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New Family of Bioplastics Boast Property Retention as well as Degradability and Recyclability

Last year, I reported on the development of a type of polyester biomaterial, designed for use in soft tissue repair or flexible bioelectronics, that a team of researchers from U.K.’s University of Birmingham and U.S.’s Duke University had succeeded in ‘fine tuning’ to enable both the rate at which it degrades in the body and its mechanical properties.

We were recently contacted about another collaborative development from the two universities, this one involving a research team that created a new family of polymers from sustainable sources that reportedly retain all the same properties as typical thermoplastics, but are degradable and mechanically recyclable.

Birmingham and Duke research team develop bioplastics

Photo Credit: University of Burmingham

The researchers used sugar-based starting materials to make two new polymers, one which is stretchable like rubber and another which is tough but ductile, like most commercial plastics. More specifically, they used isoidide and isomannide compounds as building blocks, both of which are made from sugar alcohols and feature a rigid ring of atoms.

The team found that the isoidide-based polymer, showed a stiffness and malleability similar to common plastics, and a strength that is similar to engineering resins such as nylon 6. Although isoidide and isomannide only differ by the 3D spatial orientation of two bonds, known as stereochemistry, the isomannide-based material was found to have similar strength and toughness but also showed high elasticity, recovering its shape after deformation.

Also notably, it was shown that the materials retained their excellent mechanical properties following pulverization and thermal processing–the usual method for mechanically recycling plastics.

The researchers used cutting-edge computational modelling to simulate how the polymer chains pack and interact to produce such different polymer properties. The unique 3D shapes of the sugar derivatives facilitate different movements and interaction of the long chains causing the huge difference in physical properties that was observed.

By creating copolymers that contain both isoidide and isomannide units, the team found that they could control the mechanical properties and degradation rates independently of one another. As such, this system reportedly opens the door to using the unique shapes of sugars to independently tune the degradability for a specific use without significantly altering the properties of the material.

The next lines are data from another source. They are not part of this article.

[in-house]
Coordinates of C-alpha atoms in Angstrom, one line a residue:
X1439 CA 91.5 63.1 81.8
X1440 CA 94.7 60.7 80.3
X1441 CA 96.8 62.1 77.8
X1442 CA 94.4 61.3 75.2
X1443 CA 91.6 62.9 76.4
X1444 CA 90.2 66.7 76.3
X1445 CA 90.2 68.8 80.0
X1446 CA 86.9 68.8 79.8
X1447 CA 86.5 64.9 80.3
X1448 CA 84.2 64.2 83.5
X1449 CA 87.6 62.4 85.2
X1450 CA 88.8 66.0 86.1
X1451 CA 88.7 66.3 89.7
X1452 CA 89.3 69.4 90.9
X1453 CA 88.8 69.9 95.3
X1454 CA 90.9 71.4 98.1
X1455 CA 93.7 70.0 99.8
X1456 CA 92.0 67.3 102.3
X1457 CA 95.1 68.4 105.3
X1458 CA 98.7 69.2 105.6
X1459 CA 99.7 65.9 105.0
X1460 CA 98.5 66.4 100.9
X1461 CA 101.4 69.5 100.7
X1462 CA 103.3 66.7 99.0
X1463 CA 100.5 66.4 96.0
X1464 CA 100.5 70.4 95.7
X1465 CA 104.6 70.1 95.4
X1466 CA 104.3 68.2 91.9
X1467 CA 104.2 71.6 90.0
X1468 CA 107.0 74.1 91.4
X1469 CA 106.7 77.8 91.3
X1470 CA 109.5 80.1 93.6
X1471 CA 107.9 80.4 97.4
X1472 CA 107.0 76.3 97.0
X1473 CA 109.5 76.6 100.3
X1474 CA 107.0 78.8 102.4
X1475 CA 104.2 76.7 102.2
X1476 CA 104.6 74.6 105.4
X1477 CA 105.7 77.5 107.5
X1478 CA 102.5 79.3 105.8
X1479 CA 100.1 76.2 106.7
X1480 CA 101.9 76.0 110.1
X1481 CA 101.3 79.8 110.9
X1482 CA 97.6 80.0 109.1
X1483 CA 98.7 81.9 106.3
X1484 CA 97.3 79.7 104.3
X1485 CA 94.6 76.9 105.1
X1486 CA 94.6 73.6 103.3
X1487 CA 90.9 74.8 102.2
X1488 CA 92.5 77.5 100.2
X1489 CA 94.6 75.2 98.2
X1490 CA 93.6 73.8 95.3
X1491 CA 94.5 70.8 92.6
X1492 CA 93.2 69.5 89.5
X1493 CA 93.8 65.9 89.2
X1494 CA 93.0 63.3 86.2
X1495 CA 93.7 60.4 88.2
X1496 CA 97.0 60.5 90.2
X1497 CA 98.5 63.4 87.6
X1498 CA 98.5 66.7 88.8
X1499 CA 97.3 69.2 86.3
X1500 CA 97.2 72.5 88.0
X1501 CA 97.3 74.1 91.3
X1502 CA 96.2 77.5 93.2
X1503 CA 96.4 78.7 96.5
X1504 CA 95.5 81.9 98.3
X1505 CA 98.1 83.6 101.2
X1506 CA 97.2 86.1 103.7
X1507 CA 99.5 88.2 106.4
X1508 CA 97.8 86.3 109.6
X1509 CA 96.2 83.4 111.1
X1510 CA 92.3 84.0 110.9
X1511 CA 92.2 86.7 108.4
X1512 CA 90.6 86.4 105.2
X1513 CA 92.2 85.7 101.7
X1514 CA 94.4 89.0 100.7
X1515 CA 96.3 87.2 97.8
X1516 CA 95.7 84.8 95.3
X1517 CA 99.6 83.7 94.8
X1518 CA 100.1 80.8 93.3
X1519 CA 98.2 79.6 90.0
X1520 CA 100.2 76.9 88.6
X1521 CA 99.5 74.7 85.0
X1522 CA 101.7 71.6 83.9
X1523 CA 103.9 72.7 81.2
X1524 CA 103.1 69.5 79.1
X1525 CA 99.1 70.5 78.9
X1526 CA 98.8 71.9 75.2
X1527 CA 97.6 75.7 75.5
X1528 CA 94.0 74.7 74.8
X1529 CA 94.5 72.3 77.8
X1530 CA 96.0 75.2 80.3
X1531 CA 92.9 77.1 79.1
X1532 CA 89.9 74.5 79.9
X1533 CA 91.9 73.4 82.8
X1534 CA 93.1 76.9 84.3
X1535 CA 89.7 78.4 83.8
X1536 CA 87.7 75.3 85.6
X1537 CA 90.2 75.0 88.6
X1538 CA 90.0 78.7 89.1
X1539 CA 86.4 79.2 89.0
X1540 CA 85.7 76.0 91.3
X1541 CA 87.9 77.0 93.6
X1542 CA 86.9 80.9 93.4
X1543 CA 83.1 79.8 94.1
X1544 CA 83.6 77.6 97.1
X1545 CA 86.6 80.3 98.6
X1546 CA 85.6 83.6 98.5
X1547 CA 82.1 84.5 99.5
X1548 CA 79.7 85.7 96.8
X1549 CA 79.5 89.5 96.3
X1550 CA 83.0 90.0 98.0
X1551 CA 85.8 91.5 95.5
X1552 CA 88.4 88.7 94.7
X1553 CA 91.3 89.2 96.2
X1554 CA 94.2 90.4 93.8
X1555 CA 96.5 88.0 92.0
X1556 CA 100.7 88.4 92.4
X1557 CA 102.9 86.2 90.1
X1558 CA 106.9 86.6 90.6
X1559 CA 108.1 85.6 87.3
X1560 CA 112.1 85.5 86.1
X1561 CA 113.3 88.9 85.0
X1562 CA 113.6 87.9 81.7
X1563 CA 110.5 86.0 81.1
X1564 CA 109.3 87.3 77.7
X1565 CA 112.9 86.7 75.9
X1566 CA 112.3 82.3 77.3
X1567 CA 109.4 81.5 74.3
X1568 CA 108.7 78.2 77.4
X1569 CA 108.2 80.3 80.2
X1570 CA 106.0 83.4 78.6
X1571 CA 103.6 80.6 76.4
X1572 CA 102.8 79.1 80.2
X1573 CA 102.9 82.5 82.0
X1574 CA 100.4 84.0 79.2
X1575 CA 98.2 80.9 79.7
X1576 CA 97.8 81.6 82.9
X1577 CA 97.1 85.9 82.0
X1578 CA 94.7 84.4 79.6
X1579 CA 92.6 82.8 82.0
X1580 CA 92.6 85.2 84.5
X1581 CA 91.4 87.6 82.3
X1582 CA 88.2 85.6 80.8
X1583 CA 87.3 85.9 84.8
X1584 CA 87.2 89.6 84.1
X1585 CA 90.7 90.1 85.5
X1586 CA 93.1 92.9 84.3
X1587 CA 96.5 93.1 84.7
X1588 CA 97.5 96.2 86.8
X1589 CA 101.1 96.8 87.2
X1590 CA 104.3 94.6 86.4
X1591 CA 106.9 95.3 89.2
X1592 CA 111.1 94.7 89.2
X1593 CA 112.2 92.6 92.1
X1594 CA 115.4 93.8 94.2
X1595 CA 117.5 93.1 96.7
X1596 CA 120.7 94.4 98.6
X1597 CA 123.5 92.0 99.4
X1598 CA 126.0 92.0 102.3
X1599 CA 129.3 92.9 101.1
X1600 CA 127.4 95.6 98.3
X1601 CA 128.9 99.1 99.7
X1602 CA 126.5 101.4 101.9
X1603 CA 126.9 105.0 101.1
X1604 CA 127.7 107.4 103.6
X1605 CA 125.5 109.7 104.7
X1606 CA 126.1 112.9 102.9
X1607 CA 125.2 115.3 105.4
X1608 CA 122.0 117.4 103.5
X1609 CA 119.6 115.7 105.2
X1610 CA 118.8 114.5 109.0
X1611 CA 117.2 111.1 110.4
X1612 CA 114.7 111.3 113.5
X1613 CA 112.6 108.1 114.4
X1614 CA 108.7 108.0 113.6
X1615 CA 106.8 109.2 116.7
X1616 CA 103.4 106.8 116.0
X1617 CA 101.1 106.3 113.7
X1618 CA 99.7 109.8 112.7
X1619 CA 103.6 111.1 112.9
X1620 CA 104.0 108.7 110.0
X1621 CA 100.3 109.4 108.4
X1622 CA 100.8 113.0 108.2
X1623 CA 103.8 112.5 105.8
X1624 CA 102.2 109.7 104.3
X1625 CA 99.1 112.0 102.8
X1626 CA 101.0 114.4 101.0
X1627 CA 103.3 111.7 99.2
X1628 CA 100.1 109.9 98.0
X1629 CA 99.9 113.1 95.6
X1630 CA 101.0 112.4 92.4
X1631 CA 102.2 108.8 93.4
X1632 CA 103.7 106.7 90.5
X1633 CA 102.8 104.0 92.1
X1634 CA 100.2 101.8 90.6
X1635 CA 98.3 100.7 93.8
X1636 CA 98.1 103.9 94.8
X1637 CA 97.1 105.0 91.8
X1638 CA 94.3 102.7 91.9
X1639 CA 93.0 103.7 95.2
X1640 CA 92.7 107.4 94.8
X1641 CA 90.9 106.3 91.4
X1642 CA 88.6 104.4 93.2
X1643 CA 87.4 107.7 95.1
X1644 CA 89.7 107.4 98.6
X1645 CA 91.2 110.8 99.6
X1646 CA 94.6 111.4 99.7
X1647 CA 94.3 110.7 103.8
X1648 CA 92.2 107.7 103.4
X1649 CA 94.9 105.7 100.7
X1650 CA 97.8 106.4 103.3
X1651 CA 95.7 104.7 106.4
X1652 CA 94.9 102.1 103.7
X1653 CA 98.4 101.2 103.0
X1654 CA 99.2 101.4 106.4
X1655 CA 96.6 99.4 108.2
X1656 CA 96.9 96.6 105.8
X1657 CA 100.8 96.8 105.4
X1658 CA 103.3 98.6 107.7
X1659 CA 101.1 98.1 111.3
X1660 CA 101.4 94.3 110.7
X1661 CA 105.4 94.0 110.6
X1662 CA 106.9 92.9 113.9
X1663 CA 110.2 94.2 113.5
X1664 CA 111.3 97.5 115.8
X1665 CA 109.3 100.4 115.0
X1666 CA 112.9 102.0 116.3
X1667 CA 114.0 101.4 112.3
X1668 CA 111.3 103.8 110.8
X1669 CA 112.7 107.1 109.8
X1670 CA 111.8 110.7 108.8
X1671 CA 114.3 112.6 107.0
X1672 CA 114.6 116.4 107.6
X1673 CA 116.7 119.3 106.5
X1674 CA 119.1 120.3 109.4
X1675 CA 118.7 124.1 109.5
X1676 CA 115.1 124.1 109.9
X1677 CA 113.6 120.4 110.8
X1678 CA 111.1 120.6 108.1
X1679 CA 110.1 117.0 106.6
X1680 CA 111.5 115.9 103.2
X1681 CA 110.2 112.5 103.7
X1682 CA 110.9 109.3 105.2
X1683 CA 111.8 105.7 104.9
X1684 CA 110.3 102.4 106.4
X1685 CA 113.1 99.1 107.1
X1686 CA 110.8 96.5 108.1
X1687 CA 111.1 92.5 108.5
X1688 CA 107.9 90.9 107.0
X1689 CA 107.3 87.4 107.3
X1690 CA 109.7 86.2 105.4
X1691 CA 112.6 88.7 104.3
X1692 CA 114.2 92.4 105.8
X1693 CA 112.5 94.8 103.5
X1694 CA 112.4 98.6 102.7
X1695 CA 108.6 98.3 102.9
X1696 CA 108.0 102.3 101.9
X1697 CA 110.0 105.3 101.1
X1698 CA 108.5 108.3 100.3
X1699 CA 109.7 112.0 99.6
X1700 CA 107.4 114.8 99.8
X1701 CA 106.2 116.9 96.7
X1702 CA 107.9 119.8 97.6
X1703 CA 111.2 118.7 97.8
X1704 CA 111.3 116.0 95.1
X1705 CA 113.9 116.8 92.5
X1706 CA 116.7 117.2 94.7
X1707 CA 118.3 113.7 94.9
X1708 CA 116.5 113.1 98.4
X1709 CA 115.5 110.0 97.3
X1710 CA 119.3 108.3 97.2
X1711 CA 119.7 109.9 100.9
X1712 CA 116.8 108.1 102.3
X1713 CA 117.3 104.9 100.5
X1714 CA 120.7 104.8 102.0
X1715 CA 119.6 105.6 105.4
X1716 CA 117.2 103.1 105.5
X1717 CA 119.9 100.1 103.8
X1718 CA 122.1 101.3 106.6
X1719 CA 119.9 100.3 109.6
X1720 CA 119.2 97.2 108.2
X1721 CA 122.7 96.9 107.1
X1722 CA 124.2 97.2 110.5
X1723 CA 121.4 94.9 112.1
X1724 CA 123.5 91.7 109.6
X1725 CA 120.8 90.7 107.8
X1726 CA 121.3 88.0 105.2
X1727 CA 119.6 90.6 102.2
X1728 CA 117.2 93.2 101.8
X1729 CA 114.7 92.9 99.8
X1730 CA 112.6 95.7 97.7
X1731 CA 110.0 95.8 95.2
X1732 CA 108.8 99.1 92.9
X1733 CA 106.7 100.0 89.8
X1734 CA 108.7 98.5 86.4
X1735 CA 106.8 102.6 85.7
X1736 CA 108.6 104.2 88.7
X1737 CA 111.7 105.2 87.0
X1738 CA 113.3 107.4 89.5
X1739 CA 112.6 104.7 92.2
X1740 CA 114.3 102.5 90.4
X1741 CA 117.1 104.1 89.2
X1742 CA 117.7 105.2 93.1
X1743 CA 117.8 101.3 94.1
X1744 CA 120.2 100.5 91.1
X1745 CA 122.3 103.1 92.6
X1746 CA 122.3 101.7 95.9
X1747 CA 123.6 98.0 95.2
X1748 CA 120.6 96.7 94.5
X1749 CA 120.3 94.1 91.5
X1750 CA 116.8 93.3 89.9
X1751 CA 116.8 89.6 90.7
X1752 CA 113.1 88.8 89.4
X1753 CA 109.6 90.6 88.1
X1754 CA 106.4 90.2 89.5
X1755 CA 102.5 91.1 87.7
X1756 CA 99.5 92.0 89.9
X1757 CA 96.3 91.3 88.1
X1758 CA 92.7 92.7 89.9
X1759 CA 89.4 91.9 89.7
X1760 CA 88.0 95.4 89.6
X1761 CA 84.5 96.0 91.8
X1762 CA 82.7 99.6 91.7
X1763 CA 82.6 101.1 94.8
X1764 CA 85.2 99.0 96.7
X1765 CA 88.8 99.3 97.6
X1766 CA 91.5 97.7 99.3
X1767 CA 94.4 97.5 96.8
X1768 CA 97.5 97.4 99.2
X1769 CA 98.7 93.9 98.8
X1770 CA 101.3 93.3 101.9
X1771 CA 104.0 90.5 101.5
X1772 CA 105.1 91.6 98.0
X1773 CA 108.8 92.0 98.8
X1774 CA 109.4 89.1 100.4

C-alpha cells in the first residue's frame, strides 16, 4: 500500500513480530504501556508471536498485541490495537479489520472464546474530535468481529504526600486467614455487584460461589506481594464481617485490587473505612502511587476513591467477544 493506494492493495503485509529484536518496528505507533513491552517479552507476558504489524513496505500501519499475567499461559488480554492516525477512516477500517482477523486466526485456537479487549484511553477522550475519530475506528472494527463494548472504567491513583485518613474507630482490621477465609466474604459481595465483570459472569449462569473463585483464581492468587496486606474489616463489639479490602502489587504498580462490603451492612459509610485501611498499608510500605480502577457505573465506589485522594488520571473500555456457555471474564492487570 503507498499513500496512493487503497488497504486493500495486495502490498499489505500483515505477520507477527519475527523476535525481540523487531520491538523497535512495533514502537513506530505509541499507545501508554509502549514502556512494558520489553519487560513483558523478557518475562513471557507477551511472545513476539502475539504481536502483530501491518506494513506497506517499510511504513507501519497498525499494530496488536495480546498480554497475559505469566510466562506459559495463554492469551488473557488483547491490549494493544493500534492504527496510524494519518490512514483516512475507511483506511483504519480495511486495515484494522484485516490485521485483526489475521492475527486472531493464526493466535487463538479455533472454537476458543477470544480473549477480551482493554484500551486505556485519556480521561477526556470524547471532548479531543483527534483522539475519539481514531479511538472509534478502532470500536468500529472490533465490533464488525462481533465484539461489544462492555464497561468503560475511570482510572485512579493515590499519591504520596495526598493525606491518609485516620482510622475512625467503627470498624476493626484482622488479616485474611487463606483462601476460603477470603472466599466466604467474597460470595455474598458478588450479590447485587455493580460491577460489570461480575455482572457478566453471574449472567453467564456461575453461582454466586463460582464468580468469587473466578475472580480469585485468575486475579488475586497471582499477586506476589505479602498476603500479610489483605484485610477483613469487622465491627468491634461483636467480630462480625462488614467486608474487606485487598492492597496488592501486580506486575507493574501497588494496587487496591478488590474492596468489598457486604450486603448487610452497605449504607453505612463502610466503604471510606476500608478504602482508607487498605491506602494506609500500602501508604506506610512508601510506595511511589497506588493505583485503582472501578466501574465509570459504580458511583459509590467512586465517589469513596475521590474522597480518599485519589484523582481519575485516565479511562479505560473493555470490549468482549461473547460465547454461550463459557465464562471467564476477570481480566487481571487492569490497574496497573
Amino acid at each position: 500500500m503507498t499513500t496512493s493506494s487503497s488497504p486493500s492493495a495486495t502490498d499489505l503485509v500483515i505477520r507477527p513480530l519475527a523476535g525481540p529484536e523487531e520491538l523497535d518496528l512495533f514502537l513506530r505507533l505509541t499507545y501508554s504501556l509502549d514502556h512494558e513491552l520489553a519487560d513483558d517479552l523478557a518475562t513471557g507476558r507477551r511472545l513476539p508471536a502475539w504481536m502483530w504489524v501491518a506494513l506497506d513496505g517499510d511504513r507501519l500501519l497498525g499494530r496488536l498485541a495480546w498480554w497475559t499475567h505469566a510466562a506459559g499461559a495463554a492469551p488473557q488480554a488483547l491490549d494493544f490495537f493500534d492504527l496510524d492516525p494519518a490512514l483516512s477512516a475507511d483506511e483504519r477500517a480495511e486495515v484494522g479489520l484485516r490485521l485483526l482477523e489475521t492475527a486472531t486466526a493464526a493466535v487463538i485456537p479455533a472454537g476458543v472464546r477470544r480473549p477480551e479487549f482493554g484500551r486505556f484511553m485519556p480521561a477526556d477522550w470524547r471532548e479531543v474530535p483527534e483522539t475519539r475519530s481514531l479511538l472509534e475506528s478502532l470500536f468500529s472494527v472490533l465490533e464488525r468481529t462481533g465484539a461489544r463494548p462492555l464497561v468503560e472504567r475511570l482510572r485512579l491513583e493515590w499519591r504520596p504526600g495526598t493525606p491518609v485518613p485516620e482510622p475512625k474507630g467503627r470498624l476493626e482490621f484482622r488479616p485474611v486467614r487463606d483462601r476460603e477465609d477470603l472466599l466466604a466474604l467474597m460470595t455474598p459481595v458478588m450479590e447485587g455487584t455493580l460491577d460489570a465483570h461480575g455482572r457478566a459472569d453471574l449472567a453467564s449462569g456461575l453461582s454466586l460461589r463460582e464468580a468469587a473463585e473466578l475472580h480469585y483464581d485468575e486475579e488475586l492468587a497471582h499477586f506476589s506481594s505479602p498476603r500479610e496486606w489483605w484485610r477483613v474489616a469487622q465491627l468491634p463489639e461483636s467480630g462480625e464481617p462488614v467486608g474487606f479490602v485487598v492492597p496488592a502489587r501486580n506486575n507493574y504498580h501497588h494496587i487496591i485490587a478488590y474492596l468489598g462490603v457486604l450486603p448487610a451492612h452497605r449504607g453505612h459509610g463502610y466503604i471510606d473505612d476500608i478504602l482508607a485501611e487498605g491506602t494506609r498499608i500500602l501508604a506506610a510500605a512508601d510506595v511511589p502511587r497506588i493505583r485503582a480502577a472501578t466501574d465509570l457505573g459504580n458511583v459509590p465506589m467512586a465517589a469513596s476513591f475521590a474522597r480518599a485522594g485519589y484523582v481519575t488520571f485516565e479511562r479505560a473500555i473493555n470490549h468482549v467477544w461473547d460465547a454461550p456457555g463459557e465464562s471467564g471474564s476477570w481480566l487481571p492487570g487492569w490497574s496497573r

The chemical similarity of these bioplastics means that, unlike a lot of current commodity plastics, they can be blended together to yield materials with comparable or improved properties.

Said Josh Worch, from Birmingham’s School of Chemistry, and a co-author in the research, “The ability to blend these polymers together to create useful materials, offers a distinct advantage in recycling, which often has to deal with mixed feeds”.

Connor Stubbs, also from Birmingham’s School of Chemistry, said, “Petrol based plastics have had decades of research, so catching up with them is a huge challenge. We can look to the unique structures and shapes that biology have to offer to create far better plastics with the same expanse of properties that current commercial plastics can offer”

Noted Duke University professor Matthew Becker said, “Our findings really demonstrate how stereochemistry can be used as a central theme to design sustainable materials with what truly are unprecedented mechanical properties.”

Professor Andrew Dove, who led the research team from Birmingham, said this study really demonstrates what is possible with sustainable plastics. “While we need to do more work to reduce costs and study the potential environmental impact of these materials, in the long term it is possible that these sorts of materials could replace petrochemically-sourced plastics that don’t readily degrade in the environment.”

A joint patent application has been filed by University of Birmingham Enterprise and Duke University. The researchers are now looking for industrial partners who are interested in licensing the technology.

The study, Sugar-Based Polymers with Stereochemistry-Dependent 2 Degradability and Mechanical Properties, is published in the Journal of the American Chemical Society, and is available at:


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